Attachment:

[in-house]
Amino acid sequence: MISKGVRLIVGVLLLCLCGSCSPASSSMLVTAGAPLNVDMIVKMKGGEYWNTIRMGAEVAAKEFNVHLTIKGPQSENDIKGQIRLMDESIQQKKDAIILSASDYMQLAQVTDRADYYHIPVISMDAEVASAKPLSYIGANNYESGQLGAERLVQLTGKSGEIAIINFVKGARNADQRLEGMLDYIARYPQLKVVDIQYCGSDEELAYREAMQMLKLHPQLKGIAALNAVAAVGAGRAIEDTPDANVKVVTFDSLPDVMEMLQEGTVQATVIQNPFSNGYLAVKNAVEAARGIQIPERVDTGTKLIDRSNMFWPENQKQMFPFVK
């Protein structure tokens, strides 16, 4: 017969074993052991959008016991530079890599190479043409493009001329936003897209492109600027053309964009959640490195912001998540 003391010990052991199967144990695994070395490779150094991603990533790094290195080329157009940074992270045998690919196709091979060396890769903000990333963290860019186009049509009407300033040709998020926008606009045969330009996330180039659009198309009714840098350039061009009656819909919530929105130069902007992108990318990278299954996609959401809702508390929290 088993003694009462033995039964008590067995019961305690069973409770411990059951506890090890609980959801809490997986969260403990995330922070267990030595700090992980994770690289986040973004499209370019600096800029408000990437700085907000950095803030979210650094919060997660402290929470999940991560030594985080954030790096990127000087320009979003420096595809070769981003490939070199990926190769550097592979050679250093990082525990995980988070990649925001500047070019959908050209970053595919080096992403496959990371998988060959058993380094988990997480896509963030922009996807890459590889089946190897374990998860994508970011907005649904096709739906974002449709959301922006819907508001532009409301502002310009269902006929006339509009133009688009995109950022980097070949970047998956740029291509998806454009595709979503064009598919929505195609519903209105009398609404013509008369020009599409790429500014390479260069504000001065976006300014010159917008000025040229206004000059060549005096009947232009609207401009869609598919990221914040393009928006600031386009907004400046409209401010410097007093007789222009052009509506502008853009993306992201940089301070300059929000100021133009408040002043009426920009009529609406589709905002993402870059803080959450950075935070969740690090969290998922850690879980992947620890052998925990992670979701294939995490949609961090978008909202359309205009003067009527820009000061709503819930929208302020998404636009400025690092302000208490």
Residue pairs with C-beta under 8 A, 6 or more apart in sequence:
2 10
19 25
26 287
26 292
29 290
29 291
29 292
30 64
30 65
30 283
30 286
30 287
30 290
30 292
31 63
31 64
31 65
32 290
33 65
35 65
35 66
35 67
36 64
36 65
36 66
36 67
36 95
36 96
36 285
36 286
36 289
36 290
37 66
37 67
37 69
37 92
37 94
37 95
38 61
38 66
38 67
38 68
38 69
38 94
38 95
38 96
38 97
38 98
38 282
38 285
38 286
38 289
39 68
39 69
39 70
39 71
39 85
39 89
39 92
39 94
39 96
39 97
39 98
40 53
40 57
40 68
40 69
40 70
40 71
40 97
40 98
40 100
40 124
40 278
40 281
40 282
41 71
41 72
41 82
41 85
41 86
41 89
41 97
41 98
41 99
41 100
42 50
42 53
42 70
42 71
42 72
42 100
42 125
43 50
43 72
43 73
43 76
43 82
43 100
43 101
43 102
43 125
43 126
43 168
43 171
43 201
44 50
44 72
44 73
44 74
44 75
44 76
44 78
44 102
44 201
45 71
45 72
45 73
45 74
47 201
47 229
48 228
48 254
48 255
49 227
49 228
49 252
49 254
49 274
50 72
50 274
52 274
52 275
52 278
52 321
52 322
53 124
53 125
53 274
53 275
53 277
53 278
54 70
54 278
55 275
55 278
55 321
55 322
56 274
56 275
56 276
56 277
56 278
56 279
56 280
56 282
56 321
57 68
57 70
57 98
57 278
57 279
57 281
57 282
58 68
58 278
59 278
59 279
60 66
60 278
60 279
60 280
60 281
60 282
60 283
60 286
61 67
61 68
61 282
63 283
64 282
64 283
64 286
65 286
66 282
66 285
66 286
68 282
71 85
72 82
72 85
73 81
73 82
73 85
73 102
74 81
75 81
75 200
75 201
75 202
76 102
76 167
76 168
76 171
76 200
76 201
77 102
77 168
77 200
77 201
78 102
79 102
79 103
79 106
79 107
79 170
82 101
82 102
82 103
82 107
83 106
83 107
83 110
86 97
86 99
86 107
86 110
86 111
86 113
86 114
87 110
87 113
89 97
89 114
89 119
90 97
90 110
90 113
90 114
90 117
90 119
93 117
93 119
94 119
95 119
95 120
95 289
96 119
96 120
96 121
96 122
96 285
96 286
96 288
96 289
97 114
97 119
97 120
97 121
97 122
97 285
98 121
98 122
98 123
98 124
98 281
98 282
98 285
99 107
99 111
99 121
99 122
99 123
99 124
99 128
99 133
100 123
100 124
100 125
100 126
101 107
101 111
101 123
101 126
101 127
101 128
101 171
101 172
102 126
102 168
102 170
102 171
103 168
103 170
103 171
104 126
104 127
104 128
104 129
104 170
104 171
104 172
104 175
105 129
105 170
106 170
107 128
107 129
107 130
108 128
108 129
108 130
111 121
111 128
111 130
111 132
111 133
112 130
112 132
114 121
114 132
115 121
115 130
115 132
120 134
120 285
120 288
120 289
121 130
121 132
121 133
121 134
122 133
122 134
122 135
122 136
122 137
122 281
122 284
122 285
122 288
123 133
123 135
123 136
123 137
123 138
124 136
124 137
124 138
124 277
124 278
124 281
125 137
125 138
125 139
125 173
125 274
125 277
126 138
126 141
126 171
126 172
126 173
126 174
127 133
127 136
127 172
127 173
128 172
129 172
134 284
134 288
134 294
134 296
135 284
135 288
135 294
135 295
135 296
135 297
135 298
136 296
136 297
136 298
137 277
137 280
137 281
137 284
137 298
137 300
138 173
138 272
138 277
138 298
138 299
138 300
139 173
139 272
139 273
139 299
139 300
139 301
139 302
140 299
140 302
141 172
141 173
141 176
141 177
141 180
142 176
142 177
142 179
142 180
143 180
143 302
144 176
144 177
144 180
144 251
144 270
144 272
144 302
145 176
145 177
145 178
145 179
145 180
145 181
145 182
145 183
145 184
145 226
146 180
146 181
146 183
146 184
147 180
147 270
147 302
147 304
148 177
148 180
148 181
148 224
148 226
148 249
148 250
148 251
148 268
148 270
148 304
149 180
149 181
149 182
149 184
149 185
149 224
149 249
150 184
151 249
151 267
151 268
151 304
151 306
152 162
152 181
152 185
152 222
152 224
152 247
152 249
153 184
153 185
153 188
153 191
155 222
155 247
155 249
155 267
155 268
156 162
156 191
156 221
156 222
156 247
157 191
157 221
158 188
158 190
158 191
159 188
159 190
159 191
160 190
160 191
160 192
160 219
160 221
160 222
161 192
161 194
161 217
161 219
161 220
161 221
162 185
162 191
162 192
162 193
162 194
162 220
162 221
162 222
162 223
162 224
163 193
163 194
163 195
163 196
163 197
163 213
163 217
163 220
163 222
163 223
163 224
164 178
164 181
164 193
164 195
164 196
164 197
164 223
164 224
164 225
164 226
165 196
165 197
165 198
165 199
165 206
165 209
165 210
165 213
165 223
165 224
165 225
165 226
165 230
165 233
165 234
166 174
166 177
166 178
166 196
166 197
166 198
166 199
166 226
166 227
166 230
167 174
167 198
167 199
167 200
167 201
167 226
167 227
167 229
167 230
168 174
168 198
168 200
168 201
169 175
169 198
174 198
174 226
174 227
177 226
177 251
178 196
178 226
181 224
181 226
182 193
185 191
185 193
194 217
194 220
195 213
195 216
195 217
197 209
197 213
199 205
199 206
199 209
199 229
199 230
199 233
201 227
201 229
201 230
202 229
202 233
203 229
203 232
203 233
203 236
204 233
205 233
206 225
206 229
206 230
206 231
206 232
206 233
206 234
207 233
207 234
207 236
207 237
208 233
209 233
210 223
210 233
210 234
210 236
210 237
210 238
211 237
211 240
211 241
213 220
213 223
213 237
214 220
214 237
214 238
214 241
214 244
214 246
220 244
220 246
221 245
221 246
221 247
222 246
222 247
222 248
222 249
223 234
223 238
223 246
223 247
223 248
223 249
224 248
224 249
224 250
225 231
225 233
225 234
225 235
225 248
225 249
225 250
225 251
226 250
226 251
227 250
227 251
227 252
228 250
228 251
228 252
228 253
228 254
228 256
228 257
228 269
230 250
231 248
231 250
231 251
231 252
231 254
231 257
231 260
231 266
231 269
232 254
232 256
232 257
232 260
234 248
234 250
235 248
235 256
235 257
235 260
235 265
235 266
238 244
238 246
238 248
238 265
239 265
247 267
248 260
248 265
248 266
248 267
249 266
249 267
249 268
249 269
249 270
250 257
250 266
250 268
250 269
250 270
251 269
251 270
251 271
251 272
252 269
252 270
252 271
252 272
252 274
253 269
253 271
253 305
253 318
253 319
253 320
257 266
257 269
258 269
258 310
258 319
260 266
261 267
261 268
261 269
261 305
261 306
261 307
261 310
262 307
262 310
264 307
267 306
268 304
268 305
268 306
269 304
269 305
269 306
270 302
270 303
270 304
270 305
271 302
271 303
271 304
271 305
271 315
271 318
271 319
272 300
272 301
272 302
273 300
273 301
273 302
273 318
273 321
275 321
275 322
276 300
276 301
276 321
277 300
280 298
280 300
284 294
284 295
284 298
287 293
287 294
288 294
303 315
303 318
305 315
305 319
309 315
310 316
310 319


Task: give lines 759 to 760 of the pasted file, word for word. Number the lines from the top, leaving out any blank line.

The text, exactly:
262 310
264 307